Following Michael Jackson, this is exactly what I had in mind tonight.  I think Michael’s right. Creativity is the one thing that is going to heal this world and lets give him another big round of applause for that. On behalf of the Recording Academy, I want to welcome you all to the 35th Annual Grammy Awards. You know music is often said to reflect the diversity and articulate the condition of society, and we could hardly ask for a more diverse and dynamic world than that which is reflected on our stage here tonight. Music also speaks to our hopes and our dreams and it can uncover the inequities and injustices in our world. I believe when given an unencumbered uncensored opportunity to do so, music can serve as that important pressure release for urban and racial tension and a marvelous healing force for our society. We gather here tonight just a few blocks from last year’s riots, through the Academy’s work with the children of South Central Los Angeles, some of these marvelous kids are our guests here tonight. It’s quite clear (welcome, welcome) it is quite clear that what is dangerously, it is quite clear that what is dangerously missing from their lives is a sense of hope and a source of pride. Music is their primary means of communication. When kids are given the opportunity to study the arts, they stay in school. Children who are exposed to music do considerably better in both science and mathematics and when America’s minority children are shown the beautiful tapestry of the roots of American music, they’re handed the keys to their very cultural heritage. They take pride in the amazing contributions of their forefathers and mothers and that pride instills hope and that, ladies and gentleman, is what we are all about here tonight. For the last 15 years, our government has been about the dirty business of gutting music, art, dance, and creative writing from the curriculum of America’s schools. One look at our art spending policy reveals just how quickly America is becoming a cultural wasteland. The Japanese government, the Japanese government, the Japanese government spends almost $5 per person on arts. Germany spends about half of that, and Canada and Great Britain about $1.20 cents each. And where’s the United States in this survey?  What are the arts worth to all of us? One dime and one nickel, 15 cents. We’re confident that when the Clinton administration reveals its art policy, it will become the seminal call to redeploy resources and ensure that the arts are mandatory core curriculum for graduation.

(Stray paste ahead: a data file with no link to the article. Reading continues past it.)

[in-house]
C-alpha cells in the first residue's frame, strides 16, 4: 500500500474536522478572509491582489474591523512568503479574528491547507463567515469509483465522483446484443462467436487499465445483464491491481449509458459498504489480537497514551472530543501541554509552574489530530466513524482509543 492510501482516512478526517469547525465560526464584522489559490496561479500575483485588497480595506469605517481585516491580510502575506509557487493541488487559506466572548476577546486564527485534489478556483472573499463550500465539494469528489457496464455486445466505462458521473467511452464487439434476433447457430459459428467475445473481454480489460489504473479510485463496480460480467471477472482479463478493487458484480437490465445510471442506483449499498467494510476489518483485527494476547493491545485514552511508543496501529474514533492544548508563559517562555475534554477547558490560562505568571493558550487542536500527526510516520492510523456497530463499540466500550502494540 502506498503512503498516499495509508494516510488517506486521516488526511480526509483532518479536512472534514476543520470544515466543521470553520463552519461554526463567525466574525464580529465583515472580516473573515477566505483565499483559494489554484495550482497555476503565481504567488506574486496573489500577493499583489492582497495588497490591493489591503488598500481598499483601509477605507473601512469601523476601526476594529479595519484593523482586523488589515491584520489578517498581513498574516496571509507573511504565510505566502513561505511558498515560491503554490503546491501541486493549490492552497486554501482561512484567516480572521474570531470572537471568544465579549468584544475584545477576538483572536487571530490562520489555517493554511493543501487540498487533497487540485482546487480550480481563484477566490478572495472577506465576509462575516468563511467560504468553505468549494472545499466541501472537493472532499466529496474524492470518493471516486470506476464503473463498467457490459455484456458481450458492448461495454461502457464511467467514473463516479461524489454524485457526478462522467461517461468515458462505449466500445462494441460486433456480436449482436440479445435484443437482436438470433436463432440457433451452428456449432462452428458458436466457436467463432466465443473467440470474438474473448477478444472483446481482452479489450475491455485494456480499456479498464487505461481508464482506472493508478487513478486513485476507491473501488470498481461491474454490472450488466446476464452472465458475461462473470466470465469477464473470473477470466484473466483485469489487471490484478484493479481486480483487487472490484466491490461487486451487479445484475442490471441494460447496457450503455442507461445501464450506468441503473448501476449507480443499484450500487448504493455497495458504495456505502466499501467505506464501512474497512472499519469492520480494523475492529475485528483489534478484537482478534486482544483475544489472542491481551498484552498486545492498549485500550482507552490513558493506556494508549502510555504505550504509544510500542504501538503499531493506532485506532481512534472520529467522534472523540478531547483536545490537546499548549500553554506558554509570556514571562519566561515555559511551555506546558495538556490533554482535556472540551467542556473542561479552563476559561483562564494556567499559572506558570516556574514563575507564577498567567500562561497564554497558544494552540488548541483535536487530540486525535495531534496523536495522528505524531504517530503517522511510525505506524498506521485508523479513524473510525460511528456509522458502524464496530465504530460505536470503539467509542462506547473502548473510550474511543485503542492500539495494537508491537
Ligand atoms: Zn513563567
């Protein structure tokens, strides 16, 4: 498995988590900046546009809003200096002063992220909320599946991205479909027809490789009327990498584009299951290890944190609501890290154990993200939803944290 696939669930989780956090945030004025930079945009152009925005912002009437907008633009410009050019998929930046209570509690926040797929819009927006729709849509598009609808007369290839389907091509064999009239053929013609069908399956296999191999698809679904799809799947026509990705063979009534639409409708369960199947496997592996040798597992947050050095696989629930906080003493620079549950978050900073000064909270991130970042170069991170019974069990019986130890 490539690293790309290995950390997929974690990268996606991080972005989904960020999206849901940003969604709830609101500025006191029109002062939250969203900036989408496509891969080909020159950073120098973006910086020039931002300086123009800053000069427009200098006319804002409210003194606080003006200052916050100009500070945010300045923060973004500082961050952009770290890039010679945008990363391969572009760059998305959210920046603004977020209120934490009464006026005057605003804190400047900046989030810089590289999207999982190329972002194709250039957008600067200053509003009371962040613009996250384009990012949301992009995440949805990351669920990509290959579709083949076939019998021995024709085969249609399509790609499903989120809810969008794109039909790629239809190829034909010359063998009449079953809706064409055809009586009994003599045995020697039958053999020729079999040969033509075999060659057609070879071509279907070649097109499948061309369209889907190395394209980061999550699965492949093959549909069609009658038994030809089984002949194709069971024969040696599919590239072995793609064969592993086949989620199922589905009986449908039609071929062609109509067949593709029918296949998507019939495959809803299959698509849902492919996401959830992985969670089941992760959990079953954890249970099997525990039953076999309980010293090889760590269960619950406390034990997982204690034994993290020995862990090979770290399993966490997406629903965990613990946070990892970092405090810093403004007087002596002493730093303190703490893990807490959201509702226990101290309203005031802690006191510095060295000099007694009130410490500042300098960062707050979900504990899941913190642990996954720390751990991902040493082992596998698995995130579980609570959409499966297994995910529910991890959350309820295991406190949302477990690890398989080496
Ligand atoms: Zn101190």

1987 Mike Greene Grammys Speech

1987 Mike Greene Grammys Speech

1987 was my first year as President of the Academy and the Grammys were held at L.A.’s Shrine Auditorium. Paul Simon’s Graceland won Album of the Year and there were no categories for Alternative, Hard Rock, Metal, Rap… well yawn, you get the picture. The Academy had always used music personalities to host the show (in the previous year it was Kenny Rogers) but this year I proposed that we use a young man who was on a late night network episodic called “Soap”. His character was named Jodie Dallas, and the little known actor-comedian’s name was Billy Crystal. It was Billy’s first hosting gig! Needless to say that many of the Academy’s trustees were apprehensive about the decision, but in hindsight, not a bad choice! I was petrified at the thought of giving this speech and was the most relieved person in the world when it was over! This speech was probably my most institutional and is a good one if you need to be lulled into taking a nap!